If you read IP blogs with any regularity you no doubt know that patent reform has come courtesy of the America Invents Act (“AIA”), although the “old” patent law hasn’t really left us and won’t for quite some time. The most blogged about change brought on by the AIA has undoubtedly been the change from the previous “first-to-invent” system to the current “first inventor to file” system. The AIA accomplished this switch by revising the language of 35 USC §§102 and 103 to redefine what constitutes prior art that can serve as a basis on which to reject an application to patent an invention. Section 102 does the heavy lifting in this regard and the changes to its language are significant. Exactly how significant though is difficult to say in some regards because new statutes come with something of a clean slate in as much as there is no judicial history of interpretation to serve as a lens through which to interpret the language. The “old” §102 has a long history of interpretation by the courts and BPAI and just how clean the slate is on which it was written is itself not clear since there is much similarity between the current and former language. But similarity in form or structure does not necessarily require the same outcome and we lawyers, being what we are, will certainly argue for interpretations beneficial to our clients in the absence of binding precedent from the bench. This post, or more likely a series of posts, will compare the definitions of prior art under the AIA and under the older, first-to-invent regime.
Old §102 was divided into subsection (a)-(g ) while the “new” §102 has subsections (a)-(d) with additional sub-delineations as needed. New subsection (a)(1) roughly corresponds to old subsections (a) and (b) combined, as seen in the below chart. Note that under old §102, subsection (a) applied only to acts or publications by third parties (i.e., knowledge or use “by others”) and not to the inventor himself or herself. Old subsection (b) applied to everyone, the inventor included, but consequently was somewhat redundant as to third party prior art. New § 102 (a)(1) simplifies the analysis by eliminating the disparate treatment of acts or publications by the inventor and third parties and is consequently based on the language of old §102(b) which had no distinction.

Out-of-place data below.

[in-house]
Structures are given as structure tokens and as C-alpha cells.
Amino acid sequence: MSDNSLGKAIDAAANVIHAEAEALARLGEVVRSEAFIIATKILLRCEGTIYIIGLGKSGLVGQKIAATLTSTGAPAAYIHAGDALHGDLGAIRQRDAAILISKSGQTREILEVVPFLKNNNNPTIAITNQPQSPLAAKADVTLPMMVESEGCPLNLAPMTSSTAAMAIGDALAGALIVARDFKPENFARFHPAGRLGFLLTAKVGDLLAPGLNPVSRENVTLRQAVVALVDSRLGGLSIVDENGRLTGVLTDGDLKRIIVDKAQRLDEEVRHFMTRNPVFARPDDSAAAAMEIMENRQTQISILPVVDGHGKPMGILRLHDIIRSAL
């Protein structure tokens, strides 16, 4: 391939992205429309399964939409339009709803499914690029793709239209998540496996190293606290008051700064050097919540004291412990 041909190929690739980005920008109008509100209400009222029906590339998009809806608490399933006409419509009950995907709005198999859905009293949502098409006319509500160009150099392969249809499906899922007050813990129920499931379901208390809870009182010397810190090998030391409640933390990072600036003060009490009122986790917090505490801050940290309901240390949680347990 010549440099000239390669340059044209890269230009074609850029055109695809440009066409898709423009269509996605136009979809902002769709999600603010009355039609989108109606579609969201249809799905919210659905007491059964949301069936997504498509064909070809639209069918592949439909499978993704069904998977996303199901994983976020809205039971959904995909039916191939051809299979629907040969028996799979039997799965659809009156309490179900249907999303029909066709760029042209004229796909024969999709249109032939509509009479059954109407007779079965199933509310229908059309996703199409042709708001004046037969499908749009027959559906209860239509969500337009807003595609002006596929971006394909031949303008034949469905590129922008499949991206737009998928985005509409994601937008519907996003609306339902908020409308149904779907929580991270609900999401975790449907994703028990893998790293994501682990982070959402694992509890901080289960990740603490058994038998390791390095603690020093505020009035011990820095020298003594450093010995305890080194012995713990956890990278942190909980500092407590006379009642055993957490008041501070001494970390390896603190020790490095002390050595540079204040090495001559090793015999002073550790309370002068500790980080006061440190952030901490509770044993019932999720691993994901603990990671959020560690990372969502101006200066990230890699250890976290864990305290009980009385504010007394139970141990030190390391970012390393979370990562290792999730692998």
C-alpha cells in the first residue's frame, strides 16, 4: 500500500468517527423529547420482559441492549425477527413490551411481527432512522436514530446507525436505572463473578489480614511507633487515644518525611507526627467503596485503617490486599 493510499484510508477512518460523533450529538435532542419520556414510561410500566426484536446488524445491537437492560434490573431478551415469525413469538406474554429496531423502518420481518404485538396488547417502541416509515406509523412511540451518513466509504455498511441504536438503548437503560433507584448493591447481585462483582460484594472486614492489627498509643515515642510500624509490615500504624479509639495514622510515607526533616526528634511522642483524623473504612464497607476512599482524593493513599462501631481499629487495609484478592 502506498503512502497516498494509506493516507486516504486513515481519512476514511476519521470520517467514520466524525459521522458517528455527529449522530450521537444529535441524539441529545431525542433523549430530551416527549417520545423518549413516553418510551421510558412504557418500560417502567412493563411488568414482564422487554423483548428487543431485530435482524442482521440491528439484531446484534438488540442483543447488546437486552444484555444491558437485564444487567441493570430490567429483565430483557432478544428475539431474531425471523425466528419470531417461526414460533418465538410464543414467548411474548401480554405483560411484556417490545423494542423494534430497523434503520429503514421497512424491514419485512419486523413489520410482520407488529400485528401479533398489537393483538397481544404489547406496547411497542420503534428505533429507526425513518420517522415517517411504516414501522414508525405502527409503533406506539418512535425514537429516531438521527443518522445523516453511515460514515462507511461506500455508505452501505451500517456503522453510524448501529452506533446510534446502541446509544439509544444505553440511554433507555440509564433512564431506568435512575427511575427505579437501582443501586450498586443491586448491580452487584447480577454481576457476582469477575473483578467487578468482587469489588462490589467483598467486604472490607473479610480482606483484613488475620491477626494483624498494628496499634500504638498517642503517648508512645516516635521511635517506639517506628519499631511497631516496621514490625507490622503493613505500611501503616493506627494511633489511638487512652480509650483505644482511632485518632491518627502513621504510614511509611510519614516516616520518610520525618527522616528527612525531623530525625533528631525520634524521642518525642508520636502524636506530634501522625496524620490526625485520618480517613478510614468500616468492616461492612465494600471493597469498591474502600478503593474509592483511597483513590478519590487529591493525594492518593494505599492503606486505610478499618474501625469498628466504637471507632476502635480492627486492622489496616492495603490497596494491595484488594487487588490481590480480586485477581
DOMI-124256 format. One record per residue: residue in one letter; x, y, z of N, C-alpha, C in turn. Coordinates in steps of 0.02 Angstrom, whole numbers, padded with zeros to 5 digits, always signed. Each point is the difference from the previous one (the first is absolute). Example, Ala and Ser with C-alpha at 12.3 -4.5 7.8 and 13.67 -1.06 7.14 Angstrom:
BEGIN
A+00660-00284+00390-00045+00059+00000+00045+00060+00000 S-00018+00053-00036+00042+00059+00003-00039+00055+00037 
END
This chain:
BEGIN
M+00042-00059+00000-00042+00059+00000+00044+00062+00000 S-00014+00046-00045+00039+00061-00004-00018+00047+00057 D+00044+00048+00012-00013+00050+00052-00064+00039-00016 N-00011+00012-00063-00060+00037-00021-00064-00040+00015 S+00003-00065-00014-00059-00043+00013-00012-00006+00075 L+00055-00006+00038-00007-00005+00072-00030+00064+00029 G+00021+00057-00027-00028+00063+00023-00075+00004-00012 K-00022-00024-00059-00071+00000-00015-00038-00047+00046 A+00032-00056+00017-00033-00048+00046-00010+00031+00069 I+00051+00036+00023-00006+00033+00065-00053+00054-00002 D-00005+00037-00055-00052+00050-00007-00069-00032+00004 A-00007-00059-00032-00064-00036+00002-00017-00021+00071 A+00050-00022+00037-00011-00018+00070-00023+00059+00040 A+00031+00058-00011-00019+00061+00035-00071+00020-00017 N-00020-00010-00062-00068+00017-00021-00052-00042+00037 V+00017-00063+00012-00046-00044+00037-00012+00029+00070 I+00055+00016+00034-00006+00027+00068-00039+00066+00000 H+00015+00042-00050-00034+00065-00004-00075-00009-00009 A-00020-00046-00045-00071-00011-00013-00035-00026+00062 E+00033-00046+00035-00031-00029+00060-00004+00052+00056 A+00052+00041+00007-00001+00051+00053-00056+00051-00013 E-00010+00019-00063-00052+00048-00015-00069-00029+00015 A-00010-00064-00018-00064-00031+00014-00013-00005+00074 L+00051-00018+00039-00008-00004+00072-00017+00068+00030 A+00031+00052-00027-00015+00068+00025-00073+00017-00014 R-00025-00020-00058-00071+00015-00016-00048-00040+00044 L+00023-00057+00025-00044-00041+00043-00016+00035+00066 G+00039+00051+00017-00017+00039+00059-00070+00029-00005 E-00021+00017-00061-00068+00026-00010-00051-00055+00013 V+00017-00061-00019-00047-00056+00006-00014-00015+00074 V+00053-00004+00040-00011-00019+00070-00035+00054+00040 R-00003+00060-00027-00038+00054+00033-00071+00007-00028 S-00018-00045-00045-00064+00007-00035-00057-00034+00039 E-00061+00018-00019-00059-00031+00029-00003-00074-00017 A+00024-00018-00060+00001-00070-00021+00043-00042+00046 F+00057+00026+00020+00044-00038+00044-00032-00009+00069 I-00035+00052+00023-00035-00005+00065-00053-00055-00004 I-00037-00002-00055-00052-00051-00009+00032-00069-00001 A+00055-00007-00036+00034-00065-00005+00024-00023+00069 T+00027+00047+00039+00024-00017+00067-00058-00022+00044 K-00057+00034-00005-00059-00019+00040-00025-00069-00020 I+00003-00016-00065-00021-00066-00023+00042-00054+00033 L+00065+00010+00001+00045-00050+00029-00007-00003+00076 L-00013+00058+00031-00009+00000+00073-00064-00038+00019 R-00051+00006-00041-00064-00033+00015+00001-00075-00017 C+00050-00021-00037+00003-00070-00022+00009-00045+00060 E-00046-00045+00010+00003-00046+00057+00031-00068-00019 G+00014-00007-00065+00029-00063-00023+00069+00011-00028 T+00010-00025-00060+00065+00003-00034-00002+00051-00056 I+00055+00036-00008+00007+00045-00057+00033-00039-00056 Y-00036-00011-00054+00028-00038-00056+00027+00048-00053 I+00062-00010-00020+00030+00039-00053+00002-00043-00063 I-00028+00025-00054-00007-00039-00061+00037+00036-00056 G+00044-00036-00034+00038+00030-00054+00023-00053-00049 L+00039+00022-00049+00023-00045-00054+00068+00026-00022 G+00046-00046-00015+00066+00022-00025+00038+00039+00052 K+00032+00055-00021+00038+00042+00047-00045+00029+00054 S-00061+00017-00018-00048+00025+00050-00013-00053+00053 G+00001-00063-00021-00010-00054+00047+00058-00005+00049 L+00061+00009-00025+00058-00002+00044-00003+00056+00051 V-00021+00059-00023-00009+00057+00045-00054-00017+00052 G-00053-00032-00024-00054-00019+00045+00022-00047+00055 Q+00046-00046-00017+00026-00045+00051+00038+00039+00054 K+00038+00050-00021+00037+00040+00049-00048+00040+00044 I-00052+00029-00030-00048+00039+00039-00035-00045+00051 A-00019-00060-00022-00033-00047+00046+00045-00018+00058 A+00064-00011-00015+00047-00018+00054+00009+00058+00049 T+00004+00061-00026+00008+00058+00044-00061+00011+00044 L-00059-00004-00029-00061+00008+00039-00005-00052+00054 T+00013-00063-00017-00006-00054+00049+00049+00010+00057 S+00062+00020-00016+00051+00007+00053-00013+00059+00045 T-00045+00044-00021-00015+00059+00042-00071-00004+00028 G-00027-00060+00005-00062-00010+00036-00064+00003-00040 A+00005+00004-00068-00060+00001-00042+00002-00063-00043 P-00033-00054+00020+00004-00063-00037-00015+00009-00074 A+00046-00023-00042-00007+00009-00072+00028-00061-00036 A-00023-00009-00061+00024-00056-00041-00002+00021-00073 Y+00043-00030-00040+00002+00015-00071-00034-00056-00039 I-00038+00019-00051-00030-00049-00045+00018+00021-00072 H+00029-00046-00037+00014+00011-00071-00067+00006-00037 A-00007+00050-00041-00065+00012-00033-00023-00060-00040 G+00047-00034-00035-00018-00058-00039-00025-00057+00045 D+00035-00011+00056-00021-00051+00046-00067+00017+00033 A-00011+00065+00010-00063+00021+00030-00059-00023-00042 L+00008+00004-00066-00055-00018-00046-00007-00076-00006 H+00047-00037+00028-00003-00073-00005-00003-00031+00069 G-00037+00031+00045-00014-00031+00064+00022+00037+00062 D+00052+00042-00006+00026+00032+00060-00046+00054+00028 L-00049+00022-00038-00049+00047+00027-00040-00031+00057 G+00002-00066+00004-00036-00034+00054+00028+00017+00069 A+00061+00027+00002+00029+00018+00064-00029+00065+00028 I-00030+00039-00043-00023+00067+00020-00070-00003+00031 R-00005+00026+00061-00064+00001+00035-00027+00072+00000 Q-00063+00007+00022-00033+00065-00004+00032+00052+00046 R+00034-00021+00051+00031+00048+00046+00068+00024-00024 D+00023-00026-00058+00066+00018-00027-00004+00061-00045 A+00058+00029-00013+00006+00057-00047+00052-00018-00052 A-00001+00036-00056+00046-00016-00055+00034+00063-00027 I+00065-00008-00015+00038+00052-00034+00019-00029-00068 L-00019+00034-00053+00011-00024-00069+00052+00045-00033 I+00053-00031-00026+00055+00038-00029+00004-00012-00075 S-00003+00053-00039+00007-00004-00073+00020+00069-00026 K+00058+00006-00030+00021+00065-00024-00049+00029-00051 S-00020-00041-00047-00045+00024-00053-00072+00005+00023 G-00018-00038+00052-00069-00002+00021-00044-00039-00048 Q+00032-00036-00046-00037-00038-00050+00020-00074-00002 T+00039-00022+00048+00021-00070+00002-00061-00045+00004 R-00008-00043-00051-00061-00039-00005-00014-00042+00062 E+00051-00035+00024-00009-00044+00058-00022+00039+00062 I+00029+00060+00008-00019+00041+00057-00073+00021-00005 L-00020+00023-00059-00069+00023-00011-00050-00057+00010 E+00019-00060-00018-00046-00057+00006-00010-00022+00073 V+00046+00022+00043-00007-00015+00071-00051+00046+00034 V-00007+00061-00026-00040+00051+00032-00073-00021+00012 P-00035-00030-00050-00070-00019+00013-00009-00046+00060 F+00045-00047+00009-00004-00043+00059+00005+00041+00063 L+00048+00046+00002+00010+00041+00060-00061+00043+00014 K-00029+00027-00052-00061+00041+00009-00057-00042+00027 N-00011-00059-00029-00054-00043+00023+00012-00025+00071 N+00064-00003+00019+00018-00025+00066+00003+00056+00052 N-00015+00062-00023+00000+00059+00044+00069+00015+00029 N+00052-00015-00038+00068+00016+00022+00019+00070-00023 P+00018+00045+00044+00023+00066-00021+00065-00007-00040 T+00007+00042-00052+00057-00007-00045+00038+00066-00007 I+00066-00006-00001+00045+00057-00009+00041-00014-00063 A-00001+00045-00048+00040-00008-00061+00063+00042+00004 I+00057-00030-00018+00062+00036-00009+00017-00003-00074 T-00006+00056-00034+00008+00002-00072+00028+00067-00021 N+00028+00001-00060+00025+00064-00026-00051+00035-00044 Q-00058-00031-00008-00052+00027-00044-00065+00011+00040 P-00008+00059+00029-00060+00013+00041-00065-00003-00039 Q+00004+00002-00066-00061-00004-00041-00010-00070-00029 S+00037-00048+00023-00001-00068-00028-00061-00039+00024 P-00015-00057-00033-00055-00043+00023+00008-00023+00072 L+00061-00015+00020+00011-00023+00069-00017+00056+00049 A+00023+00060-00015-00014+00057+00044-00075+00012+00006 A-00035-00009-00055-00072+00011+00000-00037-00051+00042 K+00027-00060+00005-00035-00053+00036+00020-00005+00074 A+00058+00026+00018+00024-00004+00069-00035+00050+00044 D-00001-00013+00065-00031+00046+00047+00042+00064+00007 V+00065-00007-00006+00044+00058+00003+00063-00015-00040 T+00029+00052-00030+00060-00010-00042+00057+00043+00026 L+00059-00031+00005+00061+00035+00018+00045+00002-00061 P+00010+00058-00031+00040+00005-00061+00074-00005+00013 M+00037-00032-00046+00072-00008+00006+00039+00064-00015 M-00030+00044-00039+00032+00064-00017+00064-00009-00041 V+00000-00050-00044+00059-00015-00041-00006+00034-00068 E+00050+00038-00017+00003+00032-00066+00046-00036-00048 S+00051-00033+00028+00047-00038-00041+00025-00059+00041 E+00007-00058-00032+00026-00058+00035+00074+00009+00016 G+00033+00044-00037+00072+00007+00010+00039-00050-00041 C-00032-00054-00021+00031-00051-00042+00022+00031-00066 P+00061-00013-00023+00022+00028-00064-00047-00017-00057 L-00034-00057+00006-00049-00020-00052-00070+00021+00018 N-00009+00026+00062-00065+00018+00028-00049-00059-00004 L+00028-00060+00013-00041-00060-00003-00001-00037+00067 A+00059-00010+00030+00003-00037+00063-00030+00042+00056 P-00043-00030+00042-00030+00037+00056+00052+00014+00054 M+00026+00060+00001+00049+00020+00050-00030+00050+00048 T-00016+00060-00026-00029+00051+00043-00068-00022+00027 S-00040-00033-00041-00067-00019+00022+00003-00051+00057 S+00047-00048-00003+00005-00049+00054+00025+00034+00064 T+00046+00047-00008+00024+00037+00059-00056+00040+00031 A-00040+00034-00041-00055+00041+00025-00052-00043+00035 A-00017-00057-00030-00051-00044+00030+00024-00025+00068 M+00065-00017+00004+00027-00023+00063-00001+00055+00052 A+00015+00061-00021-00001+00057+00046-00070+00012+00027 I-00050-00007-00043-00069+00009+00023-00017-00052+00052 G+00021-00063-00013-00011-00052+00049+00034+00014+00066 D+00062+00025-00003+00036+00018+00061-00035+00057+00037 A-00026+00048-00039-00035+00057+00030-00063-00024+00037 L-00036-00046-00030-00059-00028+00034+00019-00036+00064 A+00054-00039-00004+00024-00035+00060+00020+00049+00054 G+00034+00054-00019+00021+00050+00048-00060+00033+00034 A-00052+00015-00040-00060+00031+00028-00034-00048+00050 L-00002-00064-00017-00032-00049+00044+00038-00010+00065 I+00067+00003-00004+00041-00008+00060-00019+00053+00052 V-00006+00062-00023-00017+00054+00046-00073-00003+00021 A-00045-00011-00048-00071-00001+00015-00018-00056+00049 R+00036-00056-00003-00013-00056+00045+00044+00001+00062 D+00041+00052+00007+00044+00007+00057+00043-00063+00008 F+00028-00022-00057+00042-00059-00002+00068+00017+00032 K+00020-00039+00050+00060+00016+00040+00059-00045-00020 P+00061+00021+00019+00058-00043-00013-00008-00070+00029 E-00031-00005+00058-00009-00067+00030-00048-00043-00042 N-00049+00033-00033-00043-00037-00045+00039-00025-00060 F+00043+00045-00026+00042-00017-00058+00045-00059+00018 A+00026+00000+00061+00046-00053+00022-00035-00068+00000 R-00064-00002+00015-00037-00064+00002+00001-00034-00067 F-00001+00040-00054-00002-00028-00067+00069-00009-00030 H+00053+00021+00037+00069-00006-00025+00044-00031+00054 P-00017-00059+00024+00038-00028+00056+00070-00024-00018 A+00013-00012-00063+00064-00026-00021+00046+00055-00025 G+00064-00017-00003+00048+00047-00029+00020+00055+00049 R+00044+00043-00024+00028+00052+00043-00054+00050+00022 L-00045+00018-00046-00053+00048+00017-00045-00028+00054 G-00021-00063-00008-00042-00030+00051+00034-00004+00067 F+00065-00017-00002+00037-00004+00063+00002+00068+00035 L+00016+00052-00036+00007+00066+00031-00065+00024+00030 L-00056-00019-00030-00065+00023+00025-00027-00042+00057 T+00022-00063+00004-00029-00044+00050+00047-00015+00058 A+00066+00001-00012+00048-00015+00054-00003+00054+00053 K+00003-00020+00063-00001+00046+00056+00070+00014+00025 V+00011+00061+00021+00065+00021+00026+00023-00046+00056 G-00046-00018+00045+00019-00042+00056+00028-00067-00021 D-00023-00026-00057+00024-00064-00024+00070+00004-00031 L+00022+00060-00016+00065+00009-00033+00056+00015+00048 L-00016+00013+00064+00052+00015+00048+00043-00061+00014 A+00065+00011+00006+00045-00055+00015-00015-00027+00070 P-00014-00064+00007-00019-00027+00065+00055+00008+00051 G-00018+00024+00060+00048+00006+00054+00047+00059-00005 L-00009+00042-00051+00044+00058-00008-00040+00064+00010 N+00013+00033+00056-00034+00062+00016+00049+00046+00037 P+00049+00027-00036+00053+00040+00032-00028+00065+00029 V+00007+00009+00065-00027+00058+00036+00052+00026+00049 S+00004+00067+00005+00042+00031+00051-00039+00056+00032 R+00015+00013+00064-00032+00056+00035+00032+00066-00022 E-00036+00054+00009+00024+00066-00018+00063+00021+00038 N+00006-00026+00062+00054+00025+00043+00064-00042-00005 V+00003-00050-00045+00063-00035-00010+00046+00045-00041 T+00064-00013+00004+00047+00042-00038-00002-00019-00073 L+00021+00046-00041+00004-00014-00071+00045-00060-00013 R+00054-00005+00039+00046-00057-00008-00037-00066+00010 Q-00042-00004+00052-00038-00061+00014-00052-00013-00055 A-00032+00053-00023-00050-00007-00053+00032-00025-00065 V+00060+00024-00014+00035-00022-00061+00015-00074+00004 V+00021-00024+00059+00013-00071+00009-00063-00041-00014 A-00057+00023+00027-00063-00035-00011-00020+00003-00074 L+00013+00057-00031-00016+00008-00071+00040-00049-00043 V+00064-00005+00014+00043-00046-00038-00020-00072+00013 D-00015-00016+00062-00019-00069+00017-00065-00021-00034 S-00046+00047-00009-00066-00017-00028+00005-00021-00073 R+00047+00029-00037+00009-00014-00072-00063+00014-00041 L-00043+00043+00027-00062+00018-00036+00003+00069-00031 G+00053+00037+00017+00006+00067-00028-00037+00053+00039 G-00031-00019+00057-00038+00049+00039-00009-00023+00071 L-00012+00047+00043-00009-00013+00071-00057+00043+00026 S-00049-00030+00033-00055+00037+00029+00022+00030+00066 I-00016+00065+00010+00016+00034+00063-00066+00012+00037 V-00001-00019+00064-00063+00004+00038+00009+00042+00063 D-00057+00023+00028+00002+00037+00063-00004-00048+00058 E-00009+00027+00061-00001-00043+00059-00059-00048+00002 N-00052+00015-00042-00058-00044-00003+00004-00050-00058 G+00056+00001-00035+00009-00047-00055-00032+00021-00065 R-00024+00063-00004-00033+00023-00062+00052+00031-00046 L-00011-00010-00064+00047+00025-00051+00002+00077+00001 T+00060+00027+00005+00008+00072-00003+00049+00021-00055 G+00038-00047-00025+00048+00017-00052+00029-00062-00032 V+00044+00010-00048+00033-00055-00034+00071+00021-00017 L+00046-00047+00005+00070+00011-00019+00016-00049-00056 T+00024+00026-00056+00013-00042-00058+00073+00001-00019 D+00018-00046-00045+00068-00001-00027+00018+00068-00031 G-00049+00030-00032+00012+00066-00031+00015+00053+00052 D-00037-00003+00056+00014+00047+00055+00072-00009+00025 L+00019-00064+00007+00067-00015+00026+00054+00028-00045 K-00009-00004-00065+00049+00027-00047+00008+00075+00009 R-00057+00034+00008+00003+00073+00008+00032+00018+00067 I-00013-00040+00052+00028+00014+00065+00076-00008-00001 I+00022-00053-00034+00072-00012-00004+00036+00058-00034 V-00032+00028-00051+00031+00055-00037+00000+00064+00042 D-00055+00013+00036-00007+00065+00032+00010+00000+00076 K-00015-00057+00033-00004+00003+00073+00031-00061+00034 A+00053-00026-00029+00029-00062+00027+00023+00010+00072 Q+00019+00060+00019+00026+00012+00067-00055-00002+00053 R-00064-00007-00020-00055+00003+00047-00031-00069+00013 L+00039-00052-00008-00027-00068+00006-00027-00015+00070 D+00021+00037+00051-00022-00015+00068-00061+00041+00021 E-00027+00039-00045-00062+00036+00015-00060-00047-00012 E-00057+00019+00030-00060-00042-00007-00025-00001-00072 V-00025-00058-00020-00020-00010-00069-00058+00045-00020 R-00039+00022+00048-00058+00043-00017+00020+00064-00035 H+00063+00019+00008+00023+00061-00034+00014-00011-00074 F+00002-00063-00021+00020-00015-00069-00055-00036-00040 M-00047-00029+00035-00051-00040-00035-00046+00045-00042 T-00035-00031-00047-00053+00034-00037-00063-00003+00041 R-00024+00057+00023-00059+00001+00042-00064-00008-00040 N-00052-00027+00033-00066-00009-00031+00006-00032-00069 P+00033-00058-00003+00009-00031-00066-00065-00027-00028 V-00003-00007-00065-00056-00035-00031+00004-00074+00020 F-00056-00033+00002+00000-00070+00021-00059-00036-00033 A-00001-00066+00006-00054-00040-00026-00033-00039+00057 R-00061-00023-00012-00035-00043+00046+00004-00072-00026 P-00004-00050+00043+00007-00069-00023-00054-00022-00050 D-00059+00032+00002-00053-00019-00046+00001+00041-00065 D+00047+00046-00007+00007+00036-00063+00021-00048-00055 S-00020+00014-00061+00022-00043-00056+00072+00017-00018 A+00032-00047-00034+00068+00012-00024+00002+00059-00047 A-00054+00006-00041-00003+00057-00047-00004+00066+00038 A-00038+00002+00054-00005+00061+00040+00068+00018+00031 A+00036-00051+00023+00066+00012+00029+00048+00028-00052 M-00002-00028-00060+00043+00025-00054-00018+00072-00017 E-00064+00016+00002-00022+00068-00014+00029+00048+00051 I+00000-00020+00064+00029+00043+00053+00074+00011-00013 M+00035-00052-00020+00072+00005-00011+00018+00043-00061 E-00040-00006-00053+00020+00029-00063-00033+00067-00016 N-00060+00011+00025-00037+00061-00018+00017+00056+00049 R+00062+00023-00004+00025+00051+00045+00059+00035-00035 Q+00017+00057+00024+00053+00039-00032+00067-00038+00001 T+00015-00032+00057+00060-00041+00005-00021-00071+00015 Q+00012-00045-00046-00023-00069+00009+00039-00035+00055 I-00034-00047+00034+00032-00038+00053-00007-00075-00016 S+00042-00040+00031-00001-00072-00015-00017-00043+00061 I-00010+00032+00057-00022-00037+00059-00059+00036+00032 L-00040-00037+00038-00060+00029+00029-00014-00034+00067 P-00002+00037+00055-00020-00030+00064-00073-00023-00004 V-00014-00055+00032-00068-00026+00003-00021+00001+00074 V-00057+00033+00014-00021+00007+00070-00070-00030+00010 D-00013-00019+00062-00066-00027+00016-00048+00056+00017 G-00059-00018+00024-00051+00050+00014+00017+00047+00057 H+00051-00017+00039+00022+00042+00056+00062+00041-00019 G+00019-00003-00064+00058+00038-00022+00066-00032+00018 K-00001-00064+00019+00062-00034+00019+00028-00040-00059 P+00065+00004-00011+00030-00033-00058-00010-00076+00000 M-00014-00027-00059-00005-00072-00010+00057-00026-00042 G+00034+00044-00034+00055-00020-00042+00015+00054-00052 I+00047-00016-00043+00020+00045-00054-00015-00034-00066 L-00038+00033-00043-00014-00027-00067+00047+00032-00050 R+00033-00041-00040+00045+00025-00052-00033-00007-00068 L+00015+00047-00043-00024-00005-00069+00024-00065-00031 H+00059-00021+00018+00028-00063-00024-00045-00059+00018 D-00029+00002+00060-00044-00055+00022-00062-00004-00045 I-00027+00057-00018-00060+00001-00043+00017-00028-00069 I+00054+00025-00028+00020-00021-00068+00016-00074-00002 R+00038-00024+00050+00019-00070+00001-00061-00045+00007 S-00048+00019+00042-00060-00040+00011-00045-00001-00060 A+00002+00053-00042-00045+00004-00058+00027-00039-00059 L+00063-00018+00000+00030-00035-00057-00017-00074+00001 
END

A comparison of the language identifies some of the changes. First, the key date against which potential prior art is considered is now the effective filing date of the application in question as opposed to the date of invention. The date of invention – that is, when the invention was conceived and reduced to practice – is now largely irrelevant.
Second, all geographic limitations to prior art have been eliminated. Whereas public use or sale outside of the U.S. were previously excluded as prior art, such activity is now considered a prior art disclosure no matter where it takes place.
But, “secret commercialization” – that is, use or sale of an invention that is not known to the public – no longer appear to qualify as prior under the new § 102. Under old §102, sale of an invention or even a product made by an inventive process more than a year prior to the application date was considered disqualifying prior art even if sold or used in secret. The same was true for any “public” use, even if nothing was disclosed to the public in the course of the use. The USPTO has indicated that it reads the new § 102 to require sales or use to be a public disclosure in order to be disqualifying prior art. I say this “appears” to be the case because despite the USPTO’s statement to that effect, there is still the possibility that the courts will reach a different conclusion by which the USPTO will be bound.
So, prior art under new §102(a)(1) includes, in a nutshell, any publications by anyone, anywhere before the filing date of the subject application and any public use, sale, offer for sale by anyone anywhere before the filing date of the subject application. But there, as always, are exceptions. Has the one year “grace period” to patentability under old §102(b) been eliminated altogether? Not entirely. But that will have to the subject of my next post.
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